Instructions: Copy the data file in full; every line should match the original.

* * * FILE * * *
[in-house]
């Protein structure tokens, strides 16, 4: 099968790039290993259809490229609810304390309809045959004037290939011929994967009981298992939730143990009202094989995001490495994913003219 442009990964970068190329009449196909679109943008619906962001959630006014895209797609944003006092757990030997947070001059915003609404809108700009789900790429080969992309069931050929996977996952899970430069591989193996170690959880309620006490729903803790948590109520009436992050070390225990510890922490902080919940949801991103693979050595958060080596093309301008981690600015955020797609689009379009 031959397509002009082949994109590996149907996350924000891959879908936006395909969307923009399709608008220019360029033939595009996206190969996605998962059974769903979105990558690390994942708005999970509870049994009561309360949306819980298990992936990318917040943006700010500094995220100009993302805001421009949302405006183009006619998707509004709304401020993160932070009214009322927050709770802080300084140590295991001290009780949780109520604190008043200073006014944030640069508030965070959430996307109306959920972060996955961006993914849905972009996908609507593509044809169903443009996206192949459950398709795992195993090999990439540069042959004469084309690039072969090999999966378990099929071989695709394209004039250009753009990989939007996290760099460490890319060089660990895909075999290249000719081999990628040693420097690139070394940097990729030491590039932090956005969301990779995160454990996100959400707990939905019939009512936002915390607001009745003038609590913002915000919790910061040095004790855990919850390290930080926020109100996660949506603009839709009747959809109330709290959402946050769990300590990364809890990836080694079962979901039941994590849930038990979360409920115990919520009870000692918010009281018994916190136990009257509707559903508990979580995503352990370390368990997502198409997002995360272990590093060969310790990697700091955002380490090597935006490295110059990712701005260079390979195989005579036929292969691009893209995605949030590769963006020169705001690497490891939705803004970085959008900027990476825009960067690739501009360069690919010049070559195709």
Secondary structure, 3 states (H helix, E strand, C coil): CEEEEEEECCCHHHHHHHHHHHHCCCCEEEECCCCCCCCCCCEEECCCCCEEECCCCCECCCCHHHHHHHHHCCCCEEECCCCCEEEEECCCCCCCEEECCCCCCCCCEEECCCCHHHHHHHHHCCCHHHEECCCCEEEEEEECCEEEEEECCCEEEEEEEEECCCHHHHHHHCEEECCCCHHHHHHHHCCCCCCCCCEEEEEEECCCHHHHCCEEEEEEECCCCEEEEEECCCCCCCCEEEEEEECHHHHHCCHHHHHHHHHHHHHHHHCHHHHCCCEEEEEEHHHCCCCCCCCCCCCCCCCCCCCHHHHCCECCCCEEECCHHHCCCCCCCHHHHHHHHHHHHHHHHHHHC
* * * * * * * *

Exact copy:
[in-house]
């Protein structure tokens, strides 16, 4: 099968790039290993259809490229609810304390309809045959004037290939011929994967009981298992939730143990009202094989995001490495994913003219 442009990964970068190329009449196909679109943008619906962001959630006014895209797609944003006092757990030997947070001059915003609404809108700009789900790429080969992309069931050929996977996952899970430069591989193996170690959880309620006490729903803790948590109520009436992050070390225990510890922490902080919940949801991103693979050595958060080596093309301008981690600015955020797609689009379009 031959397509002009082949994109590996149907996350924000891959879908936006395909969307923009399709608008220019360029033939595009996206190969996605998962059974769903979105990558690390994942708005999970509870049994009561309360949306819980298990992936990318917040943006700010500094995220100009993302805001421009949302405006183009006619998707509004709304401020993160932070009214009322927050709770802080300084140590295991001290009780949780109520604190008043200073006014944030640069508030965070959430996307109306959920972060996955961006993914849905972009996908609507593509044809169903443009996206192949459950398709795992195993090999990439540069042959004469084309690039072969090999999966378990099929071989695709394209004039250009753009990989939007996290760099460490890319060089660990895909075999290249000719081999990628040693420097690139070394940097990729030491590039932090956005969301990779995160454990996100959400707990939905019939009512936002915390607001009745003038609590913002915000919790910061040095004790855990919850390290930080926020109100996660949506603009839709009747959809109330709290959402946050769990300590990364809890990836080694079962979901039941994590849930038990979360409920115990919520009870000692918010009281018994916190136990009257509707559903508990979580995503352990370390368990997502198409997002995360272990590093060969310790990697700091955002380490090597935006490295110059990712701005260079390979195989005579036929292969691009893209995605949030590769963006020169705001690497490891939705803004970085959008900027990476825009960067690739501009360069690919010049070559195709």
Secondary structure, 3 states (H helix, E strand, C coil): CEEEEEEECCCHHHHHHHHHHHHCCCCEEEECCCCCCCCCCCEEECCCCCEEECCCCCECCCCHHHHHHHHHCCCCEEECCCCCEEEEECCCCCCCEEECCCCCCCCCEEECCCCHHHHHHHHHCCCHHHEECCCCEEEEEEECCEEEEEECCCEEEEEEEEECCCHHHHHHHCEEECCCCHHHHHHHHCCCCCCCCCEEEEEEECCCHHHHCCEEEEEEECCCCEEEEEECCCCCCCCEEEEEEECHHHHHCCHHHHHHHHHHHHHHHHCHHHHCCCEEEEEEHHHCCCCCCCCCCCCCCCCCCCCHHHHCCECCCCEEECCHHHCCCCCCCHHHHHHHHHHHHHHHHHHHC